A stand-out public space is the fourth-floor Davenport Family Foundation Gallery, where elevated windows running the full length of the building infuse a 20-foot-wide corridor with natural light. The gallery offers ample seating areas where both whiteboards and blackboards invite students to tackle homework together or just hunker down with their laptops.
Specialized spaces include a new classroom for occupational therapy, outfitted with a kitchen and bathroom to give students the hands-on, professional experience they will need to work with future clients. Human factors engineering students and faculty now also have a long-awaited lab space to test the usability of novel engineering products; the Usability Lab for Human-Centered Engineering, a gift of the Cornfeld family, includes a one-way mirror for observing how people use prototypes, such as a medical device in a simulated hospital room setting.
The Davenport Family Foundation classroom on the fourth floor, and the Otis-Spiropoulos Family classroom on the third, says Hugh Gallagher, an associate professor of physics, are optimized to support diverse teaching styles.
“I teach introduction to modern physics, and I like to include group work and discussions,” he says. “Now I can say, Take your table, roll it to a corner, spread out and work together. Even the chairs have wheels. I am very impressed with how much effort went into thinking about how we teach at Tufts today and are likely to teach in the future.”
CLIC is also a model of sustainability. It is expected to receive a gold LEED ranking, the Leadership in Energy and Environmental Design certification that recognizes best-in-class building strategies and practices. “Reducing energy costs was a big priority,” says Stein. “We used triple-glazed windows to reduce heat loss and insulated the exterior walls so well that we don’t need perimeter heating. Here you’ll see no radiators; all the heating comes from interior vents.”
Pasta and Newton’s Apples
Some finishing touches are still to come. Next spring, a restaurant operated by Dave’s Fresh Pasta in Somerville will open in a former carriage house next door.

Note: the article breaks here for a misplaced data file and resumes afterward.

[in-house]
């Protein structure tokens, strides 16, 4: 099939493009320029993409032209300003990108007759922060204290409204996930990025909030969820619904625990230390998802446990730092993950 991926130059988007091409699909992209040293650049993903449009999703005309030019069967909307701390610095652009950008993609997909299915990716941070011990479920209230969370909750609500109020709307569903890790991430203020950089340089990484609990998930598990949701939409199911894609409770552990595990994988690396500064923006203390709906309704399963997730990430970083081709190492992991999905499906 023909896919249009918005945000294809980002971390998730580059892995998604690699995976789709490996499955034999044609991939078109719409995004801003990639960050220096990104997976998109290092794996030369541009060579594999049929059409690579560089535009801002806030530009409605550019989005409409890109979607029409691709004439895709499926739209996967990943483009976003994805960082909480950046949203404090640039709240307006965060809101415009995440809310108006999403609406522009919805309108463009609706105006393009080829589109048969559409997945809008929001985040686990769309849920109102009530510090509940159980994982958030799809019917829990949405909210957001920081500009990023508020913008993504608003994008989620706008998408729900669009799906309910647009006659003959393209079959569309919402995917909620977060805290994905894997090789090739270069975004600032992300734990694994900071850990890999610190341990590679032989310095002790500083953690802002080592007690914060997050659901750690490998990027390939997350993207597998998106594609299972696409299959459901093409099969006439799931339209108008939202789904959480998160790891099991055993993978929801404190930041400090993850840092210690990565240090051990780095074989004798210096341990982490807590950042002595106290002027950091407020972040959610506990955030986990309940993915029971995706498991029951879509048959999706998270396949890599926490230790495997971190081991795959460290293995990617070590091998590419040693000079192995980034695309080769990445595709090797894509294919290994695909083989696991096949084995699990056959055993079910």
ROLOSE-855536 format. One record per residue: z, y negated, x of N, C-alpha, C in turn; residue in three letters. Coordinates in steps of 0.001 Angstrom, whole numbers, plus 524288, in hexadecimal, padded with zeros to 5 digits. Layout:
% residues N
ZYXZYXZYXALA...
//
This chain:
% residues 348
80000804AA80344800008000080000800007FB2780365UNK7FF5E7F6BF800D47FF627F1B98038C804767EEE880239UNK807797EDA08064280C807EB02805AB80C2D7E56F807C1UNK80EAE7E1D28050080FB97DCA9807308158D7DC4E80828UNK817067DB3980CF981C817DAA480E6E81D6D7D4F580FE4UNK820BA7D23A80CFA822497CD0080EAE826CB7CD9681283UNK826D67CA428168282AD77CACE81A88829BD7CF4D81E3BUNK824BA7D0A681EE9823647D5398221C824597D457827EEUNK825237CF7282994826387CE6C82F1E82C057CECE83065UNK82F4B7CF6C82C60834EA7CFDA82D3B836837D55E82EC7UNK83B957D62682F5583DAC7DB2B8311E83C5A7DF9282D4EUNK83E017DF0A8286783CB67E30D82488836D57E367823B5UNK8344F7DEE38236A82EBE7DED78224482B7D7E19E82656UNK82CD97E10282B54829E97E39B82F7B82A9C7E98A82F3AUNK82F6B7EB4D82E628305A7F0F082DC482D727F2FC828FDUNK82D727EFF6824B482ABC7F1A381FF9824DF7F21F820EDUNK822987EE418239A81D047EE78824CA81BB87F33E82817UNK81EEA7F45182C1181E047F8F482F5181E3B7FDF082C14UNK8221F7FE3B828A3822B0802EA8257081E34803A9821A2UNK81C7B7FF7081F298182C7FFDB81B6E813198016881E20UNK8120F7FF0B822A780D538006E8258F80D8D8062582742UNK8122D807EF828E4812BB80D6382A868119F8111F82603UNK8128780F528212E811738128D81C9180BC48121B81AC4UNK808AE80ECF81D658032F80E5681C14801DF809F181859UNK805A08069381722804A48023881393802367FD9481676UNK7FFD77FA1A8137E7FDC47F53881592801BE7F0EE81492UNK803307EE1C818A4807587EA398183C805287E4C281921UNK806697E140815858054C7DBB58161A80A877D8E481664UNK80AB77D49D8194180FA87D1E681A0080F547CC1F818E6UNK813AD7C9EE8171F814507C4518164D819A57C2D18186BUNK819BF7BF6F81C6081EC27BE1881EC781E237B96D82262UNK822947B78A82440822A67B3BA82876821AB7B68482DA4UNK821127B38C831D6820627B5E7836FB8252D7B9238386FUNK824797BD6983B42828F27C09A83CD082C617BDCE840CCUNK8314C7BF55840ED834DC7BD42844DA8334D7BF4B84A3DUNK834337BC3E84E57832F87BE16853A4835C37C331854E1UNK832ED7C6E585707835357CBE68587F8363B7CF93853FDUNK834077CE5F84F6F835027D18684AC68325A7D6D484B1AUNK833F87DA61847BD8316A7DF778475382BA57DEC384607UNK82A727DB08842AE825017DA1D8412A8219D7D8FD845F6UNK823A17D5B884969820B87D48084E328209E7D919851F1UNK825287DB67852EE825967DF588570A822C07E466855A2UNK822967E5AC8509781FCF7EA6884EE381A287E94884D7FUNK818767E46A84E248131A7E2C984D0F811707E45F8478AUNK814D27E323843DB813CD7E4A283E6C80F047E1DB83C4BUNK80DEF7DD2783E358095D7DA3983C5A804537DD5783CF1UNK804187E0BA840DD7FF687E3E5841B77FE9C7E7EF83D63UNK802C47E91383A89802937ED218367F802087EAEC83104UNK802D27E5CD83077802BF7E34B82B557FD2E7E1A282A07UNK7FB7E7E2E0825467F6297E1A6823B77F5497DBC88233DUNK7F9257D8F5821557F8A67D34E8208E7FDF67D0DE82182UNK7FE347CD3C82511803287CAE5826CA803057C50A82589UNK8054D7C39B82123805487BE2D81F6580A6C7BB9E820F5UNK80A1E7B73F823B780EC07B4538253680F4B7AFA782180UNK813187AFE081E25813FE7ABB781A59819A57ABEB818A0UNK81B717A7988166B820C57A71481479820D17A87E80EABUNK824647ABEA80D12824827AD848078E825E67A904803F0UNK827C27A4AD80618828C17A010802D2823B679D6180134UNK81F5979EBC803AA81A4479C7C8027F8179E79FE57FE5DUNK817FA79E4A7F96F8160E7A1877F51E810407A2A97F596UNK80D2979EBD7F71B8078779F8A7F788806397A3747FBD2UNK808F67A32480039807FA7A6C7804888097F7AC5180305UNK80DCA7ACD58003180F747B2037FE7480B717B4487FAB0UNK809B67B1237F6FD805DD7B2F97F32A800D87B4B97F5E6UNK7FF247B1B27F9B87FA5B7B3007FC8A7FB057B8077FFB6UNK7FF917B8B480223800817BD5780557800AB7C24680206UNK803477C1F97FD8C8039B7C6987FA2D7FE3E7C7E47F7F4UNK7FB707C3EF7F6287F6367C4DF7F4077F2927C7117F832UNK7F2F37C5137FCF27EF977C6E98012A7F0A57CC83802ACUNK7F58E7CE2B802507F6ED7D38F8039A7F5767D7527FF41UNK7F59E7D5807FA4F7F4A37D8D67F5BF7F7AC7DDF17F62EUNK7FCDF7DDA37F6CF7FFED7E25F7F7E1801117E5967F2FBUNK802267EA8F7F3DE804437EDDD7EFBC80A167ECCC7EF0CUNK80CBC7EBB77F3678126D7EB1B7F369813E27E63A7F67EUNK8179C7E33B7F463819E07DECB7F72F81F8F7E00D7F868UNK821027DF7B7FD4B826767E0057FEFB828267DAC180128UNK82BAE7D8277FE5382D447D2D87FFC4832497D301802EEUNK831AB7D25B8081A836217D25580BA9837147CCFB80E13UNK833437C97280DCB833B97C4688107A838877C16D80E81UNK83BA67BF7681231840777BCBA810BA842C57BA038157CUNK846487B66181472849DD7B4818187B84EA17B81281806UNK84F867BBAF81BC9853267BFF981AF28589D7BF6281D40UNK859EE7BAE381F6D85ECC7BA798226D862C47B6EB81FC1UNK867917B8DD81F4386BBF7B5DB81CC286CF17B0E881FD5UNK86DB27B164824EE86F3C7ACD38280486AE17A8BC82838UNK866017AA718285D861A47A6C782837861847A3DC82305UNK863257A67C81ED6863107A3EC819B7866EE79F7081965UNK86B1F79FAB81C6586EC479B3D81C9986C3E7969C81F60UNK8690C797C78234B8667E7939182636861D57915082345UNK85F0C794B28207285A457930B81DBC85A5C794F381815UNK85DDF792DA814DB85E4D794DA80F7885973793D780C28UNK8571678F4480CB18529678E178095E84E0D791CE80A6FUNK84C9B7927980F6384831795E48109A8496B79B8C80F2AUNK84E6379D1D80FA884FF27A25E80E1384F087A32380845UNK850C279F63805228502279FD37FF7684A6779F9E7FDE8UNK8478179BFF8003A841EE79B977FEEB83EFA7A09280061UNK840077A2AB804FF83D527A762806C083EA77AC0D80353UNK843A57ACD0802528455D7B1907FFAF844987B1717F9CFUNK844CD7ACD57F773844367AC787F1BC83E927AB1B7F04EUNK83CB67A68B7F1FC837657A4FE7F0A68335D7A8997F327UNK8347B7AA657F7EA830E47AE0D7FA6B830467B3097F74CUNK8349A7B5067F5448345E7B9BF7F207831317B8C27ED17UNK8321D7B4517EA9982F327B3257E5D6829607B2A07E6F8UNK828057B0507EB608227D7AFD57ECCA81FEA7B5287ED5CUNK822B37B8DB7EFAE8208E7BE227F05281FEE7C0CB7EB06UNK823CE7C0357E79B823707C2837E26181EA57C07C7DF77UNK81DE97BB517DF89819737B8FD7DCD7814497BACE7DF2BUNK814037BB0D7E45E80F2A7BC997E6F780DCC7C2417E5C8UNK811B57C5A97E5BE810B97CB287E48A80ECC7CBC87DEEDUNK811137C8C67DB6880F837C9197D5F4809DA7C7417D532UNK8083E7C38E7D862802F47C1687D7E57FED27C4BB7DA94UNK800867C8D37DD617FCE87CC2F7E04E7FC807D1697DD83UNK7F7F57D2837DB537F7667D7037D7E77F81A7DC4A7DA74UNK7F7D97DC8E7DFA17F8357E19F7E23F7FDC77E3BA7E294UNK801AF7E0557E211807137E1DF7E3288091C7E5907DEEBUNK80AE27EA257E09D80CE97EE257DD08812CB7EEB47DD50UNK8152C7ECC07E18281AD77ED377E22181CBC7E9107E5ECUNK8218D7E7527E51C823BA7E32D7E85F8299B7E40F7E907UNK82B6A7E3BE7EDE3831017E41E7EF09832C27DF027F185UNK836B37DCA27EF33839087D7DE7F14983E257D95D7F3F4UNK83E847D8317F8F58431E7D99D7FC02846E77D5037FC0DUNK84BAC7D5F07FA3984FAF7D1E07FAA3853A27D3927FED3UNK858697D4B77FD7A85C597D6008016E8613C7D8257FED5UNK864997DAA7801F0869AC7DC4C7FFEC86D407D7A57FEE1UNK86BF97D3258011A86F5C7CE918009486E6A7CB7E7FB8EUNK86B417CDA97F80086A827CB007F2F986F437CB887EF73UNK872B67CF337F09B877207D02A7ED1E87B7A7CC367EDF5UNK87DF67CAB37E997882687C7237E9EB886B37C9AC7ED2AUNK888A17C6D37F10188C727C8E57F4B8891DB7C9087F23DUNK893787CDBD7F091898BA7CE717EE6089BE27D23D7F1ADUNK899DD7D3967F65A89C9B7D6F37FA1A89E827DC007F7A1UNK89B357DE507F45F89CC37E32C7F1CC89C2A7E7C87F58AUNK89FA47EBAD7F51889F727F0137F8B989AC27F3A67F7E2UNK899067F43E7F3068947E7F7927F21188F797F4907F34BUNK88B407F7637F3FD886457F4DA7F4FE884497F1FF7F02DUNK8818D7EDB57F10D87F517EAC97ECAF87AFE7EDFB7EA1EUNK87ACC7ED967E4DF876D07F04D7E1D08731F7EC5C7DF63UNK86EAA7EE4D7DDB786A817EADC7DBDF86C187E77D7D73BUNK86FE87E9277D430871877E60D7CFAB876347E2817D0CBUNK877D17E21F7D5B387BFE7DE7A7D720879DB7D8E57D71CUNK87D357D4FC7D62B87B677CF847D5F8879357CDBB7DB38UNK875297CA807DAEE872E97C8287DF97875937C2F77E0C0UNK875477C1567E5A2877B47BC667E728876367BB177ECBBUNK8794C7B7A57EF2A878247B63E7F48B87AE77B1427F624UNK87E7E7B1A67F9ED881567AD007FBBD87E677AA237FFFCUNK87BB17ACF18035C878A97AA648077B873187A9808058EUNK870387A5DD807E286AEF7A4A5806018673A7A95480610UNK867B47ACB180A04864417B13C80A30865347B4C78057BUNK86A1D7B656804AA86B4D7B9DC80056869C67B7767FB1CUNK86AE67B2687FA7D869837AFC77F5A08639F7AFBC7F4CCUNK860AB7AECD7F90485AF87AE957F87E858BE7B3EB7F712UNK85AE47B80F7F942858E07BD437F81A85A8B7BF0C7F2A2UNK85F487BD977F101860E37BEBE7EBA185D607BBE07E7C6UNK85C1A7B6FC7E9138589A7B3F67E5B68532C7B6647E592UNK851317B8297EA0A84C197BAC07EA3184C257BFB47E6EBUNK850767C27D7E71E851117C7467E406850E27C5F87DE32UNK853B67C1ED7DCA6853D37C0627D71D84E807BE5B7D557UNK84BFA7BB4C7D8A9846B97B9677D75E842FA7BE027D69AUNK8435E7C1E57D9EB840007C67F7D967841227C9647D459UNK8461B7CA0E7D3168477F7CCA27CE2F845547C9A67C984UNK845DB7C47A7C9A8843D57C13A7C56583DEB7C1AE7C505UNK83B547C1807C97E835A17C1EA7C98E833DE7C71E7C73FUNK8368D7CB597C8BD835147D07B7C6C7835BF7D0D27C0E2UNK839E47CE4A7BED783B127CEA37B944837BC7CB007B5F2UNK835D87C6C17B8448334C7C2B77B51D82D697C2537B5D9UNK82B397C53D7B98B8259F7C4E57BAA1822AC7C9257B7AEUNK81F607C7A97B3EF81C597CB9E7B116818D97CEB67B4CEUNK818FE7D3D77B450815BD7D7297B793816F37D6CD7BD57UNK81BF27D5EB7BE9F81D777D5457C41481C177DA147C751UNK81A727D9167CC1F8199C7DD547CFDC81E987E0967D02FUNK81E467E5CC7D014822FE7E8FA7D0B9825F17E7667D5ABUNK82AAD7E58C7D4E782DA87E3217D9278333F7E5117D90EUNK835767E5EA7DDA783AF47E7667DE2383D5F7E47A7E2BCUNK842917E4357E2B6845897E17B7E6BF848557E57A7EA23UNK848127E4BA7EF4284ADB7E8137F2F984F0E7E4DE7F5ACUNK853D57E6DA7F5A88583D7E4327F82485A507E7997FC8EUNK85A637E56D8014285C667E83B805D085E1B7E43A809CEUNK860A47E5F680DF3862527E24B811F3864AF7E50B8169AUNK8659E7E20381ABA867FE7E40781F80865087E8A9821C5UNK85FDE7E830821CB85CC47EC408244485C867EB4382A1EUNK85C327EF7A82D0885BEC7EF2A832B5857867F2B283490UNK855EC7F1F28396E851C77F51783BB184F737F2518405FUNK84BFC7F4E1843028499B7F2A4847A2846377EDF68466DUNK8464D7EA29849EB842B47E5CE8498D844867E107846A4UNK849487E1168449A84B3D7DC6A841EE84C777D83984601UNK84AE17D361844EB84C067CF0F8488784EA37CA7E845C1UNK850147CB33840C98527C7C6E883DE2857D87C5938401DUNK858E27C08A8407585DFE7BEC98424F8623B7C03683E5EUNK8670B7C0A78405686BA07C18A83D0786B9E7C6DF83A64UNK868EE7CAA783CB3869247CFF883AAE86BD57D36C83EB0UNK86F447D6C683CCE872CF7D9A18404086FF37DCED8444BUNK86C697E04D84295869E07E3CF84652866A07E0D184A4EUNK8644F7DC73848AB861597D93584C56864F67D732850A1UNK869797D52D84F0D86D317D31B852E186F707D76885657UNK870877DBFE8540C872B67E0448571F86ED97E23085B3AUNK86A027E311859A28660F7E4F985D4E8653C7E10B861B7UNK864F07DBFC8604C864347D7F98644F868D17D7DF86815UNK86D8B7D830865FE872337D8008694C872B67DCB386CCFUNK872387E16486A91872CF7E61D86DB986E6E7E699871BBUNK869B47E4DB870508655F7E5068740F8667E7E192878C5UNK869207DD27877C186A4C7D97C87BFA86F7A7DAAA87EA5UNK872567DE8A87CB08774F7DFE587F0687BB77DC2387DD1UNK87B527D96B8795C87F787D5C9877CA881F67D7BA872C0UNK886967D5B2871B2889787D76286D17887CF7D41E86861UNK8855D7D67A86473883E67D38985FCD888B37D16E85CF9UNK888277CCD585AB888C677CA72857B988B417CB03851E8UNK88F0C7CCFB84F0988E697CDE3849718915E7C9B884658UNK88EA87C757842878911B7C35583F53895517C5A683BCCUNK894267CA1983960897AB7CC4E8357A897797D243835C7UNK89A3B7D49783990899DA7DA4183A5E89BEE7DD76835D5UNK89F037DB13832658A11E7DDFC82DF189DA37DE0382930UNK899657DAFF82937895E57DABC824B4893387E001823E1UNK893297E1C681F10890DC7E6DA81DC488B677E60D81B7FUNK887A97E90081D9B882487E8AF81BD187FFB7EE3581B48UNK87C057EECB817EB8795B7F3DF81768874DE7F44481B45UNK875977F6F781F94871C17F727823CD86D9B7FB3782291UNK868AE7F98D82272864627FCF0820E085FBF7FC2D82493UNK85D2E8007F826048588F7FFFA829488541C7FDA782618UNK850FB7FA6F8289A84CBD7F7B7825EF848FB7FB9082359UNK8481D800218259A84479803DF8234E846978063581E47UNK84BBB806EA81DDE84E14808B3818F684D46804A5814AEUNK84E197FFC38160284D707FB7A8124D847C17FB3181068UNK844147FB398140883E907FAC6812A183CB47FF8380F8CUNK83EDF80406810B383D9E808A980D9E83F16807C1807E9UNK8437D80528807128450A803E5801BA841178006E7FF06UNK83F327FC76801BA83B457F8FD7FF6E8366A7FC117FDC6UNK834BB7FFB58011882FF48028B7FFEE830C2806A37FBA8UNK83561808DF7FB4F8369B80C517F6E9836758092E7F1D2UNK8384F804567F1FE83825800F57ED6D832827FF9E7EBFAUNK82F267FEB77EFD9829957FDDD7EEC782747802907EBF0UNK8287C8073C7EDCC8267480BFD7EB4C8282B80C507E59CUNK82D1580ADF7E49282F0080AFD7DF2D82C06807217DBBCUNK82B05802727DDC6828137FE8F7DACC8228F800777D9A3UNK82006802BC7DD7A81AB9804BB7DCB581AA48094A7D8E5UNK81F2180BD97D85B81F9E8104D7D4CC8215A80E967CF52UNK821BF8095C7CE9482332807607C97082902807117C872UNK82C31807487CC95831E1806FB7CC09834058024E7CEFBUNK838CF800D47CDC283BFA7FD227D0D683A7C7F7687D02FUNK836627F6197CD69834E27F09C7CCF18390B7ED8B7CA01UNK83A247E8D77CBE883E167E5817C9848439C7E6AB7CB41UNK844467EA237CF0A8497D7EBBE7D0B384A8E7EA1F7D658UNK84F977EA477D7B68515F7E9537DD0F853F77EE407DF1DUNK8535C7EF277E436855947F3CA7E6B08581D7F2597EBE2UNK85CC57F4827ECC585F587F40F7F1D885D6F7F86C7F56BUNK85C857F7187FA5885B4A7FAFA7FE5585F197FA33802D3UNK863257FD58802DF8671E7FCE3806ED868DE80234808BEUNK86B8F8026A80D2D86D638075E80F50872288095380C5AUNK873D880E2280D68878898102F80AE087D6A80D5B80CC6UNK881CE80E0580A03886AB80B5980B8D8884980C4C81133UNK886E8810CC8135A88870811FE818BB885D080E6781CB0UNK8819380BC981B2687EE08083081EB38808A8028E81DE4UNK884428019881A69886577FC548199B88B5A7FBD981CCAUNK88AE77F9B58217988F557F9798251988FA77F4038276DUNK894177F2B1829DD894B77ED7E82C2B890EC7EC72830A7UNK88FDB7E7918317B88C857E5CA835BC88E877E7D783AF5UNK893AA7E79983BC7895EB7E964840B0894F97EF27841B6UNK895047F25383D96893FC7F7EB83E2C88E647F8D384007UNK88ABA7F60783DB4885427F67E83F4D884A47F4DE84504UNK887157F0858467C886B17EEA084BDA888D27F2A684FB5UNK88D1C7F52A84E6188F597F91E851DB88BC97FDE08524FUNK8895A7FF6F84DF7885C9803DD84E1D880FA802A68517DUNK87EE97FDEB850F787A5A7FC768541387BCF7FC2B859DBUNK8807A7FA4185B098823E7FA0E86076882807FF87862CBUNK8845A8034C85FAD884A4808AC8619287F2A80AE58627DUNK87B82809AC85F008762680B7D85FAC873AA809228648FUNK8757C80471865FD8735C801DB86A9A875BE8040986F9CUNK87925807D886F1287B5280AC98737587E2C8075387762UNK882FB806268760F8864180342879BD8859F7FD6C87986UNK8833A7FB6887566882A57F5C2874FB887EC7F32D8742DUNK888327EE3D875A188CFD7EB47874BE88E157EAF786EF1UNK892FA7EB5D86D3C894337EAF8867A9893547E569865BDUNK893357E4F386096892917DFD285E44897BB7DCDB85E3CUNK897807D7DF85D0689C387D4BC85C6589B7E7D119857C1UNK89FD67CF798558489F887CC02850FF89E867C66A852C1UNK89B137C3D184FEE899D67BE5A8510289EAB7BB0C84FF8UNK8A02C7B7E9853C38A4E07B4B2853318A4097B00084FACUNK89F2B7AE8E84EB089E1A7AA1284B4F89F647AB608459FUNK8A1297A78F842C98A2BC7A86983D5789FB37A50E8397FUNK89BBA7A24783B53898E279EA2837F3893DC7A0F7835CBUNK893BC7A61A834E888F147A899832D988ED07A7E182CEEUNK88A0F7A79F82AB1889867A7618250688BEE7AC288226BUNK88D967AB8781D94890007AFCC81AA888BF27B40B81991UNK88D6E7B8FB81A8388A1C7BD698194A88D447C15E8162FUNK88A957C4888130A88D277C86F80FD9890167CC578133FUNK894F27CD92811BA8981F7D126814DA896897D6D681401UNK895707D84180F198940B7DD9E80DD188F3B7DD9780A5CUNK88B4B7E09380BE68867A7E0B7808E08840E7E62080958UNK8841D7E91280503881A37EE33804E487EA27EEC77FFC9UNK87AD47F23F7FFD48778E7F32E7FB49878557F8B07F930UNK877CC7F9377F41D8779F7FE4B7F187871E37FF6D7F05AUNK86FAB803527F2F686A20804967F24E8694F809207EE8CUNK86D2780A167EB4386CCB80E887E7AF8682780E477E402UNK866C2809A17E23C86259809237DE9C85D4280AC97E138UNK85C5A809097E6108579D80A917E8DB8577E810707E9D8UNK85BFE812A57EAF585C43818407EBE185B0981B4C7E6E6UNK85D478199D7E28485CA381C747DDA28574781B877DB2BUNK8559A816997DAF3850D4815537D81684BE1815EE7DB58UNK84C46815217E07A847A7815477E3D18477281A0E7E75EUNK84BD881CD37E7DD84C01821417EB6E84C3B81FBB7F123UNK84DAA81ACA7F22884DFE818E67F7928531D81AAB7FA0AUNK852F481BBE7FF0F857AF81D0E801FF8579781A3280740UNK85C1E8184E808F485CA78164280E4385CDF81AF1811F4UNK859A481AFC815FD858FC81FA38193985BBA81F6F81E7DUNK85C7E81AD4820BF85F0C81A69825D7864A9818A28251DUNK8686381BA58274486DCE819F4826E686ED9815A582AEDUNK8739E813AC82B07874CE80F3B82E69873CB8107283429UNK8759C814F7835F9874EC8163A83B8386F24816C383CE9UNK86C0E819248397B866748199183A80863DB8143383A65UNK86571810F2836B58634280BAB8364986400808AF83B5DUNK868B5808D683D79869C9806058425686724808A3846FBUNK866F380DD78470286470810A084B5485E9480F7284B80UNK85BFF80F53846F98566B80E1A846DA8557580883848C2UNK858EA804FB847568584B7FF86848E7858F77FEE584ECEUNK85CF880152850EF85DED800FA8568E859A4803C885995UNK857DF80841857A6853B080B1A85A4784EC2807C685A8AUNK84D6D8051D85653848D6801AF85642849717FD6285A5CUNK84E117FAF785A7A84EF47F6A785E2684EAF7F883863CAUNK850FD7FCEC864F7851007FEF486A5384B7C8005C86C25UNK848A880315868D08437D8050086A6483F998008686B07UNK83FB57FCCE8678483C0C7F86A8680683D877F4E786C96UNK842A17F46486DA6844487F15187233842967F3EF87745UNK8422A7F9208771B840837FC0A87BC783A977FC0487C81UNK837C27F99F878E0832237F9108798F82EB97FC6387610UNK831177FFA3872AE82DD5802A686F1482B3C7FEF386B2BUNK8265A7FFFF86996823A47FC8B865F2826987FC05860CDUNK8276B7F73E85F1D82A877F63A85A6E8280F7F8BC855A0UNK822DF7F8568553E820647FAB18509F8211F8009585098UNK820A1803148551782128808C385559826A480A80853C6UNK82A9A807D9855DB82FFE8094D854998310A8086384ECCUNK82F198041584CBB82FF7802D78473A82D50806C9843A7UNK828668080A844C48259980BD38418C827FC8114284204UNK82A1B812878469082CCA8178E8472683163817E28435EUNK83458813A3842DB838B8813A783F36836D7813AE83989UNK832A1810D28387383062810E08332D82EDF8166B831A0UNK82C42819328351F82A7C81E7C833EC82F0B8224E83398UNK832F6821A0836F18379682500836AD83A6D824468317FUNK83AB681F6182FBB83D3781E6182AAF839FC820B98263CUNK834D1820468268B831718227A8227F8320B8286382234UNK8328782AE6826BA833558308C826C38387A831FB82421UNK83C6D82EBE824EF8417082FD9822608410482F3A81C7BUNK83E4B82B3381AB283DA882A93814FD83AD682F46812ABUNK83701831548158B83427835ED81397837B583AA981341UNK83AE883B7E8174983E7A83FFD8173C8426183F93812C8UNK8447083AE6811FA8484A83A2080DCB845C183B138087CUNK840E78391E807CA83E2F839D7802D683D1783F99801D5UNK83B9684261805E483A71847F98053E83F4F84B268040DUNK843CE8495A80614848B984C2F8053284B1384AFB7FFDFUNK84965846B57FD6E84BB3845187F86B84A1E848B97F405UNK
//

Also in the spring, in an adjacent courtyard, where drought-tolerant plants grow in tiered gardens and curved stone benches resemble small boats, Tufts will plant an apple tree. Not just any apple tree, but one started with a grafted cutting from the tree from which a historic apple reportedly fell in 1666, prompting Isaac Newton to speculate about the nature of gravity.
“We took cuttings at MIT from the ‘Newton’ apple tree in 2009, and grafted them onto 10 rootstocks back in 2010,” says George Ellmore, associate professor of biology. “We were told not to expect a high survival rate—only about 2 percent—but we beat those odds, with six trees growing stronger by the year in a garden between Barnum and Ballou halls.”
Cross-department connections are clicking, and the new building has helped unite departments, too. The Department of Occupational Therapy had been housed in two locations, and Physics and Astronomy was long split between Robinson Hall and the Science and Technology Center around the corner on Colby Street.
“Being here at CLIC has given us an opportunity to not only be together, but also to have more visibility for all the great things going on in the department,” says Caroline Hagen, the administrator for the physics and astronomy department. “The more students spend time here, the more I hope they see how the upgrade reflects physics and astronomy today—as a cutting-edge, forward-looking department.”
Jennifer Allen, chair of the Department of Community Health, says moving to CLIC from a small house has created a better sense of community. “Now we’re all in one suite together—it’s fantastic,” she says. “And I’m delighted to be among so many other Tufts faculty. Sasha Fleary [an assistant professor in the Eliot-Pearson Department of Child Study and Human Development] and I have always wanted to write some grants together. Now that she’s right across the hall, we’ve finally started.”
Entrepreneurial Leadership’s Milde has designated one space as the “Venture Lab,” a place where entrepreneurial students can collaborate and brainstorm, refining their ideas for promising start-ups. She predicts the future of CLIC will parallel the energy that bubbles up in that small room.
“I’ve seen how Tufts students are very comfortable walking across imaginary boundaries and reaching out to different departments,” she says. “I am eager to see that same cross-pollination potential grow here in CLIC. It might start with just the natural happenstance of us being close together. And once that starts, the inspiration will come.”
Laura Ferguson can be reached at firstname.lastname@example.org.
Would you like to visit CLIC? The exterior door is open from 8 a.m. to 8 p.m. to the general Tufts community. Most space at 574 Boston Avenue is scheduled online through the EMS space and resource reservation system. To reserve space not listed on EMS (including the 1st floor lobby and 4th floor atrium), please contact the manager of administrative services at 617-627-1108 or at email@example.com.